Clinical laboratory technicians work at hospitals and clinics, providing technical assistance in the laboratories in the course of patients’ evaluation and examination. A clinical laboratory technician will usually have to perform tasks such as operating the equipment for testing procedures – for example, X-Ray machines – and collect biological samples such as urine and blood from the patients. The technician will perform the low-level experiments that don’t require extensive medical knowledge as well, such as running a chemical analysis on an urine sample using a machine.

Since clinical laboratory technicians aren’t actually physicians and simply act as assistants in the laboratories, the requirements for becoming one aren’t very strict. A high school degree is usually enough to qualify initially, and some hospitals may require candidates to undergo various training courses related to the specific equipment used in their laboratories, which can take anywhere from several weeks to months, depending on the hospital. Most universities and colleges also offer degree programs for clinical laboratory technicians, which take two years.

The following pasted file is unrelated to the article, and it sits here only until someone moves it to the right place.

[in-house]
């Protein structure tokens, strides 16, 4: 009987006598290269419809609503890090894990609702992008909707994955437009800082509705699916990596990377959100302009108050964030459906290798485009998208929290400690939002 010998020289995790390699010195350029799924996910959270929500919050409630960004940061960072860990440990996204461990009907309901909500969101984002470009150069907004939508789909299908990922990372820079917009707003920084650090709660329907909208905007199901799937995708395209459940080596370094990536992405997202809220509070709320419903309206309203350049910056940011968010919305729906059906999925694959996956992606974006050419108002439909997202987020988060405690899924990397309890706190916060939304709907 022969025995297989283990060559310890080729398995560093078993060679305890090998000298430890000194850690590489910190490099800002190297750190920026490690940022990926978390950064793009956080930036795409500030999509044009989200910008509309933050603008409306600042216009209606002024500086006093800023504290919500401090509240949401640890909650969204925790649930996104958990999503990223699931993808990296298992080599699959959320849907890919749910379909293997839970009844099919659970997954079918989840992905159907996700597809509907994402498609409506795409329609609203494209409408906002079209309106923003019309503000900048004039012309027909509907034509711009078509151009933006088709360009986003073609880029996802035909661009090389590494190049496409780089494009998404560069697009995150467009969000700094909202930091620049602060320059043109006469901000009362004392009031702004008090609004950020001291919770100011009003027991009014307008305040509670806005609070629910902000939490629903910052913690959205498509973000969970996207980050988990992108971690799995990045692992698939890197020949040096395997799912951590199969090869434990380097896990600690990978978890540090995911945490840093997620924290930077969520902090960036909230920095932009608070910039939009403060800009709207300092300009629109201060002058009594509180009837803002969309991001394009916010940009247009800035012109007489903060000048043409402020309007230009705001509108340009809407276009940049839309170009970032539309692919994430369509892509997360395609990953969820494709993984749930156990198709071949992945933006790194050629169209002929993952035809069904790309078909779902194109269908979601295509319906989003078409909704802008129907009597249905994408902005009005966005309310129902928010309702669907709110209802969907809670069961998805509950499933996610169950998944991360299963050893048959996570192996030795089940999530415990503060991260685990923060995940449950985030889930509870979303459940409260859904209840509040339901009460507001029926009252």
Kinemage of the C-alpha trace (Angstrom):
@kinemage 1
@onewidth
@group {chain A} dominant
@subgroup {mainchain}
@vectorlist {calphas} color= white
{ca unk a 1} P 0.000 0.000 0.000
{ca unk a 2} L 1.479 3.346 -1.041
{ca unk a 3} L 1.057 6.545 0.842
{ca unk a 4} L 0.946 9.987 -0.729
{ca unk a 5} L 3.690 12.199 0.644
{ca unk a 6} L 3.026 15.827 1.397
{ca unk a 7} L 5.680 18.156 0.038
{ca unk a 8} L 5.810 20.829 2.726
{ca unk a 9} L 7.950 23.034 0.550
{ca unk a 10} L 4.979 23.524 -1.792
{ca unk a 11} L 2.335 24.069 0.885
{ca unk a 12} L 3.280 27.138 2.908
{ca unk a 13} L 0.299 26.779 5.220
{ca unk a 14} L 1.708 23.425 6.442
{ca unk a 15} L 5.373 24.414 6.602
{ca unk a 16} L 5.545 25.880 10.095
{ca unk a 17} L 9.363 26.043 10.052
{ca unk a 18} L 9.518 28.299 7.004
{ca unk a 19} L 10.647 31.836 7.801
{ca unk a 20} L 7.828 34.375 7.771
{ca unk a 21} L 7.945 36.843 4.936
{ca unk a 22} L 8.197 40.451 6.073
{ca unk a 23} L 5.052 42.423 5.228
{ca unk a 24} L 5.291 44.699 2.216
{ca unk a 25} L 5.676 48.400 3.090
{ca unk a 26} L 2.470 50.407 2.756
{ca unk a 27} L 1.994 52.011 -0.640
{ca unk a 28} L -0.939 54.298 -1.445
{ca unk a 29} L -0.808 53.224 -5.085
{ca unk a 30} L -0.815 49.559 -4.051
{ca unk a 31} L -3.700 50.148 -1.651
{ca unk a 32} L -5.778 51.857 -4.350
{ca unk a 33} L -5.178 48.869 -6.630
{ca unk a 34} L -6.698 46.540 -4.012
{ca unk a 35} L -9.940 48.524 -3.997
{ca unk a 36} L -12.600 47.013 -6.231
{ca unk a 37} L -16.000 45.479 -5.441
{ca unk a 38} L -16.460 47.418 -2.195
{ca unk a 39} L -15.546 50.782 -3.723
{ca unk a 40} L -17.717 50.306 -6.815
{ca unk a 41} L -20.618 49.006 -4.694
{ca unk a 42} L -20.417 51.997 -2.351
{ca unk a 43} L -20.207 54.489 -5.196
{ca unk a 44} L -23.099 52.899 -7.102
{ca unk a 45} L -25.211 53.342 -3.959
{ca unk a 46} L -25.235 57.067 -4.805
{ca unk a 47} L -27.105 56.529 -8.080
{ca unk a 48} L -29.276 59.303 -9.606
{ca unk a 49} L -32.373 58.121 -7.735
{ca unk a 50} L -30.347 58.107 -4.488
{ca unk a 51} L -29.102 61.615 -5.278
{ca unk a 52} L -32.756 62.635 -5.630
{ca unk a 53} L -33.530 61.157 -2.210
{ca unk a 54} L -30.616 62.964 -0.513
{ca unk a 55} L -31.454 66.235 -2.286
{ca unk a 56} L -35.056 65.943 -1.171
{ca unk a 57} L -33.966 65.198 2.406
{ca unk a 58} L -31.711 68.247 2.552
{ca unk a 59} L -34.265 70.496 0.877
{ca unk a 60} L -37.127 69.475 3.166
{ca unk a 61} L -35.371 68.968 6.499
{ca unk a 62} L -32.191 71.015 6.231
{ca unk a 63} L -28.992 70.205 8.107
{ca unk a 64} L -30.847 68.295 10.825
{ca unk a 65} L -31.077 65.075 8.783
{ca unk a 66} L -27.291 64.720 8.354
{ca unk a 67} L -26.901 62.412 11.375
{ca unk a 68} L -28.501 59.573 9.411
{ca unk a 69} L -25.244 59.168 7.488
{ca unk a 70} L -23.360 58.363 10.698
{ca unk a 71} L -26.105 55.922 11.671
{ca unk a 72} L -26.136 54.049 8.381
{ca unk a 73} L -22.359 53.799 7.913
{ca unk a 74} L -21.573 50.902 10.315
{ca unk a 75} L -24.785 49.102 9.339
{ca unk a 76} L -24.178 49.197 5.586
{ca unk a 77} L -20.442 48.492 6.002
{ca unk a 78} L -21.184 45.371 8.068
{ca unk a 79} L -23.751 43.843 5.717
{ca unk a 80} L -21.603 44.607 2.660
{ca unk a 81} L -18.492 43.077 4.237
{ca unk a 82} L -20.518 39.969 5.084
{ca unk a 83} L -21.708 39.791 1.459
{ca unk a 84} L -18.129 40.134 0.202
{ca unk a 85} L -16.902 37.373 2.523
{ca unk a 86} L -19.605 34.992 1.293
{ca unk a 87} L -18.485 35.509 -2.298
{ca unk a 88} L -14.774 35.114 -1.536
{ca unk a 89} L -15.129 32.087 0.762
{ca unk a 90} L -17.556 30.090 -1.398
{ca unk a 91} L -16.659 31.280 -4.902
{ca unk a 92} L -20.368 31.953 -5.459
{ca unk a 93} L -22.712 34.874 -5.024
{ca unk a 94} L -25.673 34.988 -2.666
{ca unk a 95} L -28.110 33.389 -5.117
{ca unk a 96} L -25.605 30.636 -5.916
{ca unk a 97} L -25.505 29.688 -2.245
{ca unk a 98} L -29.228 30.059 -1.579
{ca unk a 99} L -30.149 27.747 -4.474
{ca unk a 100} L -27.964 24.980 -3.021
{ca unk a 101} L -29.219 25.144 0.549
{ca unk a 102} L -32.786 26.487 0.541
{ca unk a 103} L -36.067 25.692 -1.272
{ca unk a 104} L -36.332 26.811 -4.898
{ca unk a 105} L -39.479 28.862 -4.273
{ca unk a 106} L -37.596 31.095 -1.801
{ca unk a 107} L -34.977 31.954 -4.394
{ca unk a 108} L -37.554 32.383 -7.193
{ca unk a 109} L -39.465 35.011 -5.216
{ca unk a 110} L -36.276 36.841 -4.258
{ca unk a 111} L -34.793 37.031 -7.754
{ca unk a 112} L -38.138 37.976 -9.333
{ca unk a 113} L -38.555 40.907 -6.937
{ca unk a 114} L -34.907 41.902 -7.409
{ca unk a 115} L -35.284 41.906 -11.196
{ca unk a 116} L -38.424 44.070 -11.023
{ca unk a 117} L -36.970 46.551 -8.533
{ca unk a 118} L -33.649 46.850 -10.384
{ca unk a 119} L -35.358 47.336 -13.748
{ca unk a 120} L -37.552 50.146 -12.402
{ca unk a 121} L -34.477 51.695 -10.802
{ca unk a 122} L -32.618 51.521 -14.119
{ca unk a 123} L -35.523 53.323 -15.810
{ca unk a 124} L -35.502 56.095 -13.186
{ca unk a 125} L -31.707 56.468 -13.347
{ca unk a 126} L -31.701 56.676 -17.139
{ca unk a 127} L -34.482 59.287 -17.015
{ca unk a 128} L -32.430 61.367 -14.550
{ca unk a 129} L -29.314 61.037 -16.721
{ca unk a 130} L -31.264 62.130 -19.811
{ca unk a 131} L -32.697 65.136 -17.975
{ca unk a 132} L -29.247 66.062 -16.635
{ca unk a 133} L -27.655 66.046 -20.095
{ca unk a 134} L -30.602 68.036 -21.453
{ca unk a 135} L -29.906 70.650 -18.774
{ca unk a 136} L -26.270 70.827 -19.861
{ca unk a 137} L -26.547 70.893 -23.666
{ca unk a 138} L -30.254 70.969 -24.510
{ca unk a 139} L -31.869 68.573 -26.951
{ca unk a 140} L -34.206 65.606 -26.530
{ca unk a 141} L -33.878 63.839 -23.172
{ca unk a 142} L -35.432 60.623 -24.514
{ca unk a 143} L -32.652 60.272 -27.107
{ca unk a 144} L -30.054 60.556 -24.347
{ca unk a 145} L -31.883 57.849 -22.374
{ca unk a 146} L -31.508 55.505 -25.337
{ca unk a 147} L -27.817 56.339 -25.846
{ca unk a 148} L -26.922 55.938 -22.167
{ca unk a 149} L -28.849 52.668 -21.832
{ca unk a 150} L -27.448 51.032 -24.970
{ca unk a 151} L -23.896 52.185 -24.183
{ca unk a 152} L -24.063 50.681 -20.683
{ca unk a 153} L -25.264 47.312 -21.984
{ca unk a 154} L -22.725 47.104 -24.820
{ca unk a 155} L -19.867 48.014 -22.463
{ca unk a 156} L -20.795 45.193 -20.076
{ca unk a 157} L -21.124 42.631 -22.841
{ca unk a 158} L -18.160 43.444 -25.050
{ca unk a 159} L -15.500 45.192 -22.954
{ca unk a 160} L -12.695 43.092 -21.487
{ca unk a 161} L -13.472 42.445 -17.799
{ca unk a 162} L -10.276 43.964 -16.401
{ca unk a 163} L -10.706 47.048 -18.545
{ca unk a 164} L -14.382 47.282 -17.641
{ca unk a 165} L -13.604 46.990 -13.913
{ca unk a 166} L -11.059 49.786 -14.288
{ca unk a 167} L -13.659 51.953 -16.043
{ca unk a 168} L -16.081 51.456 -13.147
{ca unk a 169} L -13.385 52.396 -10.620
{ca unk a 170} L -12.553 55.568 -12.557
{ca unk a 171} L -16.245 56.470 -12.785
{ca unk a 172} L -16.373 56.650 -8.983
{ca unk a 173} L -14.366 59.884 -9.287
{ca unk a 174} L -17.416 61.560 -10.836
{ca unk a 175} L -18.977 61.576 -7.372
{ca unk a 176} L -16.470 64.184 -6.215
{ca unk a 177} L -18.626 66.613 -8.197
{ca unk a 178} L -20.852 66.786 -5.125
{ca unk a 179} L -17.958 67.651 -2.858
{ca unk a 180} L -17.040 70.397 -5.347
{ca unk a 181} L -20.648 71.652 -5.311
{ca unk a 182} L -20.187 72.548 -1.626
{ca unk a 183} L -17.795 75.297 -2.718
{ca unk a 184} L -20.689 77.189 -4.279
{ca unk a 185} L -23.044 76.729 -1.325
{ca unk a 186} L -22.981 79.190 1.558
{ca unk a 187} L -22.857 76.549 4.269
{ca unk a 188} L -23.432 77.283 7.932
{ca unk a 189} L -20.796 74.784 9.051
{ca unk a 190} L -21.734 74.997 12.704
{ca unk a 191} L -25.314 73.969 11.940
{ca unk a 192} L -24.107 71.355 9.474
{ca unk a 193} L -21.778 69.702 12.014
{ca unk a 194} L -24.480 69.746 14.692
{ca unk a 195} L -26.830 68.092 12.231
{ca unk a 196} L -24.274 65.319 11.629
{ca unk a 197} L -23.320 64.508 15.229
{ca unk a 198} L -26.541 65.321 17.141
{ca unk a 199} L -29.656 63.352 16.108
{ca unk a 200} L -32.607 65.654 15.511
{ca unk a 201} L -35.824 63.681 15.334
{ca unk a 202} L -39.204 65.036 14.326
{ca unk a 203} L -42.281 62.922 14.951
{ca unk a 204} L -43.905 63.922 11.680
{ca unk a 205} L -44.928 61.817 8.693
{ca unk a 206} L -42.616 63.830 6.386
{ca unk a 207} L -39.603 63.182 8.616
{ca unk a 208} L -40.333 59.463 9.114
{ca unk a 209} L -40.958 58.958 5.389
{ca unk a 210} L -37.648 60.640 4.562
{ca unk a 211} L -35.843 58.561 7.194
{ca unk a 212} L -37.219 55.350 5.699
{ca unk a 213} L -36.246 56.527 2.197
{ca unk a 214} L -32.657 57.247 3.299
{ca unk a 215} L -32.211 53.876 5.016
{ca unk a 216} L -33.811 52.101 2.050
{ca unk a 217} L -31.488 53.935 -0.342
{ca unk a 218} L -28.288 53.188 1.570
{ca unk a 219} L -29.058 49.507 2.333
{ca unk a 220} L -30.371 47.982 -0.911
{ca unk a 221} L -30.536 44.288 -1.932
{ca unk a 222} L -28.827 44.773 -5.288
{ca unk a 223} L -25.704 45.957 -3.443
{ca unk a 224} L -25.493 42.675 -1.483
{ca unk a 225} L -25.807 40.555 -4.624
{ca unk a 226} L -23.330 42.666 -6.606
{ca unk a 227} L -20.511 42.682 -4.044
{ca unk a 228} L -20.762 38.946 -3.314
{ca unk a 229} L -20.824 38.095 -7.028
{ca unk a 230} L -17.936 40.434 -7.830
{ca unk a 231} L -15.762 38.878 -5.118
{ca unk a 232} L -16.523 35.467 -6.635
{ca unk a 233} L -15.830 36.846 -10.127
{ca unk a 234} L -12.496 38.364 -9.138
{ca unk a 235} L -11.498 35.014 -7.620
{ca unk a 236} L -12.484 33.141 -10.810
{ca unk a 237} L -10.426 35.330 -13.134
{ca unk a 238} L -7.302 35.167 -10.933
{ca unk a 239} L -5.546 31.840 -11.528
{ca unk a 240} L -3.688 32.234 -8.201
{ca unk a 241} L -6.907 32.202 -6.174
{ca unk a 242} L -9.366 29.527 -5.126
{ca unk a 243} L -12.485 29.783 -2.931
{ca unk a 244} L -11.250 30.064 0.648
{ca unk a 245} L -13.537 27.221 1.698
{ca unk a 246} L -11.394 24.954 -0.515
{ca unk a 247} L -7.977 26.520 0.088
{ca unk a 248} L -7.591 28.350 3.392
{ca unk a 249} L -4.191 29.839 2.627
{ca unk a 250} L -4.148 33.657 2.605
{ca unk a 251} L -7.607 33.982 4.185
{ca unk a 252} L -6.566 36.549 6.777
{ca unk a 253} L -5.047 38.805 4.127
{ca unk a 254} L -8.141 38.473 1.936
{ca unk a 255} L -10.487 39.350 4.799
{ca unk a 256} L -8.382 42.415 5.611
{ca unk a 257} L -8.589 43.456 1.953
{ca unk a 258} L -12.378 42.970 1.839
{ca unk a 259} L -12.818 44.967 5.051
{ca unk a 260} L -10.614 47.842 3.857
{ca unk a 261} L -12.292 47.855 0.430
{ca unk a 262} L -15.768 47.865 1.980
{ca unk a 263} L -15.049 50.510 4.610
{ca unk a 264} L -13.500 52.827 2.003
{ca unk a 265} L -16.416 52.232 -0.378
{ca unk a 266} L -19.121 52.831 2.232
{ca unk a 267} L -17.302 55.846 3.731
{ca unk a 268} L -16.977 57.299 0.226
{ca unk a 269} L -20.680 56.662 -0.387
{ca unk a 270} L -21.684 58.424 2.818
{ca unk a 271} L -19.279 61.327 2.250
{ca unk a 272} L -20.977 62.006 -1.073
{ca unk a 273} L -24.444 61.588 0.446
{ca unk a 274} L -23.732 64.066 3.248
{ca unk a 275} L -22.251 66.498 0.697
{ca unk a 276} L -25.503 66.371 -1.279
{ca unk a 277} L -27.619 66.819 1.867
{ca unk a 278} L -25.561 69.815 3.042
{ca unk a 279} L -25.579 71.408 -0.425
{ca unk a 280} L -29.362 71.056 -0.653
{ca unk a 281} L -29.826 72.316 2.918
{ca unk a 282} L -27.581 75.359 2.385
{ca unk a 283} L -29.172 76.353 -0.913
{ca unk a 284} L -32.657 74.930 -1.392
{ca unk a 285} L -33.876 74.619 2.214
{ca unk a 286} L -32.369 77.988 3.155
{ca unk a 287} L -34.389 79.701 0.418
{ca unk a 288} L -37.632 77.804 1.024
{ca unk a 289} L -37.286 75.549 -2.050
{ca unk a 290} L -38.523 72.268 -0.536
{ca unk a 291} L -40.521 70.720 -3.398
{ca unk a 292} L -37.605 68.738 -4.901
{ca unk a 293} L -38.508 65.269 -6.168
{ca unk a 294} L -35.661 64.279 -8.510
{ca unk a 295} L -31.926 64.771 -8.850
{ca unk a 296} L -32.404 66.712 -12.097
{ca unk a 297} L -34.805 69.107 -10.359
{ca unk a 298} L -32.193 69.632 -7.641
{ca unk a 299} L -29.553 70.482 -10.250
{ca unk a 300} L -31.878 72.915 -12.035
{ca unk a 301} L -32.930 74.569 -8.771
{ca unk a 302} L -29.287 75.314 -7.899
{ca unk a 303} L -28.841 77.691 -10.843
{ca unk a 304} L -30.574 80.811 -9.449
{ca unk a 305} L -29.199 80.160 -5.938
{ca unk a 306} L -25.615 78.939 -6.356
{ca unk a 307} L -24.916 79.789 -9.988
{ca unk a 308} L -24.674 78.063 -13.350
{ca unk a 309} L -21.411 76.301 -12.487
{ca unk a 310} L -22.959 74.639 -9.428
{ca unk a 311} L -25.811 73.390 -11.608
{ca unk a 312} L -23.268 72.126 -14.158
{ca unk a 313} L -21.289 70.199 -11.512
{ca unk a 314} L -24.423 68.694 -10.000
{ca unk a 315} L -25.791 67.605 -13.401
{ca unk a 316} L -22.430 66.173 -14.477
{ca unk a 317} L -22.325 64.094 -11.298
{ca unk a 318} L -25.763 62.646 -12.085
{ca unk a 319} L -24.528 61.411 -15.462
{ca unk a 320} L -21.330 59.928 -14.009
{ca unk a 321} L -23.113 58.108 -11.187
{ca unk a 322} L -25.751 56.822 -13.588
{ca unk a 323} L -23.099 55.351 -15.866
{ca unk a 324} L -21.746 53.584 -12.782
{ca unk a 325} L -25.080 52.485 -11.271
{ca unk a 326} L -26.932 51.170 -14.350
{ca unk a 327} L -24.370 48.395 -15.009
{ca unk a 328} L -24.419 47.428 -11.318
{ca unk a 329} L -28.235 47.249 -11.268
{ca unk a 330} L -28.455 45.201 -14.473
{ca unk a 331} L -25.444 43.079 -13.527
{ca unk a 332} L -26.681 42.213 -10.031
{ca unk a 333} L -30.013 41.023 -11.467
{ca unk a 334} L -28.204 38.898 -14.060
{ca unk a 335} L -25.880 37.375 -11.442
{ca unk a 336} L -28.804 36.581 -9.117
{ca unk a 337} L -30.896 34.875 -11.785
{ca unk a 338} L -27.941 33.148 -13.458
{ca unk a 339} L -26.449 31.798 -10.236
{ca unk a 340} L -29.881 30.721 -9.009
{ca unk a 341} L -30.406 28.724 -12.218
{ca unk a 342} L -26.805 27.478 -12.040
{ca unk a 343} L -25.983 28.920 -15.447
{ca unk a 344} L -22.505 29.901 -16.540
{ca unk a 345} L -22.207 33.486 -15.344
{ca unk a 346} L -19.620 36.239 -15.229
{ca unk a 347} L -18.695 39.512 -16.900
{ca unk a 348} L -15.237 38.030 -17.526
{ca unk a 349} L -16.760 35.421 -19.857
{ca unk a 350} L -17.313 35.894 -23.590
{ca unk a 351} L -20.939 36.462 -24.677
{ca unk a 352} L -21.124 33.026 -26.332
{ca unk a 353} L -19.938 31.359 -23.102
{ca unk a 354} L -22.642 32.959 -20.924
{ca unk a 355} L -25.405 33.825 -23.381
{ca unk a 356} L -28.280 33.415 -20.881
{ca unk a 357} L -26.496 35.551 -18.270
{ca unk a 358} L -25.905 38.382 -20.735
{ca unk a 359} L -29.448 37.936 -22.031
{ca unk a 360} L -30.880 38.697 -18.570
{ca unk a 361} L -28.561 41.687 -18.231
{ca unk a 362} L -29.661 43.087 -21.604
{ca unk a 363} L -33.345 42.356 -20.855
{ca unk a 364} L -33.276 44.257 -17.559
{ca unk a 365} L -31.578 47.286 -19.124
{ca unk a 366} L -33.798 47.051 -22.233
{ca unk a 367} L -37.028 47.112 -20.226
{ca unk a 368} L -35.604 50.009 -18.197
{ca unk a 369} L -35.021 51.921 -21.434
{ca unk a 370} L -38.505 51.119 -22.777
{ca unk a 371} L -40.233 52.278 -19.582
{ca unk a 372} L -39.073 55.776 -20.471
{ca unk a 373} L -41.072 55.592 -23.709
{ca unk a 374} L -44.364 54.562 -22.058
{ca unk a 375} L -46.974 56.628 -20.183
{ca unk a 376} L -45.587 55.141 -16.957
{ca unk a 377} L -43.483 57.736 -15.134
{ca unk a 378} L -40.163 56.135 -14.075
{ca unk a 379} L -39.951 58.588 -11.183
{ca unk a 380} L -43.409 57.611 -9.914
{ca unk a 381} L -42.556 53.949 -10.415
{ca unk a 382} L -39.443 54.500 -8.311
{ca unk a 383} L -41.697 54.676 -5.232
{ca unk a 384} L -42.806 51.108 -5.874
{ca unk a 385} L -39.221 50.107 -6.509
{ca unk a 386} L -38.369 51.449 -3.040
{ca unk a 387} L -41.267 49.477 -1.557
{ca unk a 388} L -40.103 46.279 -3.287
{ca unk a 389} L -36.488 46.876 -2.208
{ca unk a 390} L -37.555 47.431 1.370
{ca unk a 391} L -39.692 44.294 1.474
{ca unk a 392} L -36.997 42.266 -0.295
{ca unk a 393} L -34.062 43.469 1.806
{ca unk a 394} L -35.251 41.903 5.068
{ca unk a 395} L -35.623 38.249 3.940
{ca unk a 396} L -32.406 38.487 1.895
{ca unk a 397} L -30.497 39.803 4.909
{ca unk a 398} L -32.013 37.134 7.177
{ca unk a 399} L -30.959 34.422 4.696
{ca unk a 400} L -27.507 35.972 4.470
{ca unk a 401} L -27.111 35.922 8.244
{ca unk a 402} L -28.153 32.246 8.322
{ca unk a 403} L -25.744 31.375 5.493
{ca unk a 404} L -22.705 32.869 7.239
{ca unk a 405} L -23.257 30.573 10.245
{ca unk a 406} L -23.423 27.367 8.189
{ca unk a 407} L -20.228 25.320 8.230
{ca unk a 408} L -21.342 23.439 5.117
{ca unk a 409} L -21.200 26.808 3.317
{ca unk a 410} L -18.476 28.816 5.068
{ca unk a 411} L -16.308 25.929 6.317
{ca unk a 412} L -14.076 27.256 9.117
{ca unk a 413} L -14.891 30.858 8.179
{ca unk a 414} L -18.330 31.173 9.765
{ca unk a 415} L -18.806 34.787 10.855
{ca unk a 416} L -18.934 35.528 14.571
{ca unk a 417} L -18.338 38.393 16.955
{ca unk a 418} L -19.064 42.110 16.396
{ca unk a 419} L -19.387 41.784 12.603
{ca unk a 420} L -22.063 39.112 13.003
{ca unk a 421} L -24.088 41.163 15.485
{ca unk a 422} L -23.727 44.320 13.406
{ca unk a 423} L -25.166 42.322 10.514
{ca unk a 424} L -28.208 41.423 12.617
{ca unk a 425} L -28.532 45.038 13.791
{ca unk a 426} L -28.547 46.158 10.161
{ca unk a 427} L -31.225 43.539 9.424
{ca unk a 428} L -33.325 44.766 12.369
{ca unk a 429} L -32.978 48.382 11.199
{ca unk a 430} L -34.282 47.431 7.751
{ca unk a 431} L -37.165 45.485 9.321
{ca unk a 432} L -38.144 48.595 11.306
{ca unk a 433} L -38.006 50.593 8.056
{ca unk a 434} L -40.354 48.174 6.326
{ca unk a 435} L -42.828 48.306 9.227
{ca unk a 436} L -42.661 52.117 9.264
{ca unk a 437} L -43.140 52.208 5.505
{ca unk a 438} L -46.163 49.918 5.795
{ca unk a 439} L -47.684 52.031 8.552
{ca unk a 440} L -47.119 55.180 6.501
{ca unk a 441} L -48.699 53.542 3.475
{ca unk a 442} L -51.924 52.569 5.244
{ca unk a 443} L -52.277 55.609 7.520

Clinical laboratory technicians are paid much lower than regular physicians due to the more simplistic nature of their work. The annual salary ranges between $36,000 and $45,000, and some are able to earn up to $50,000 at some of the higher-paying clinics. The general outlook for career development isn’t that high, and the salary tends to increase in small amounts over the years. In some rare cases, experienced technicians who’re knowledgeable about a specific piece of equipment may be paid around $60,000 and upwards.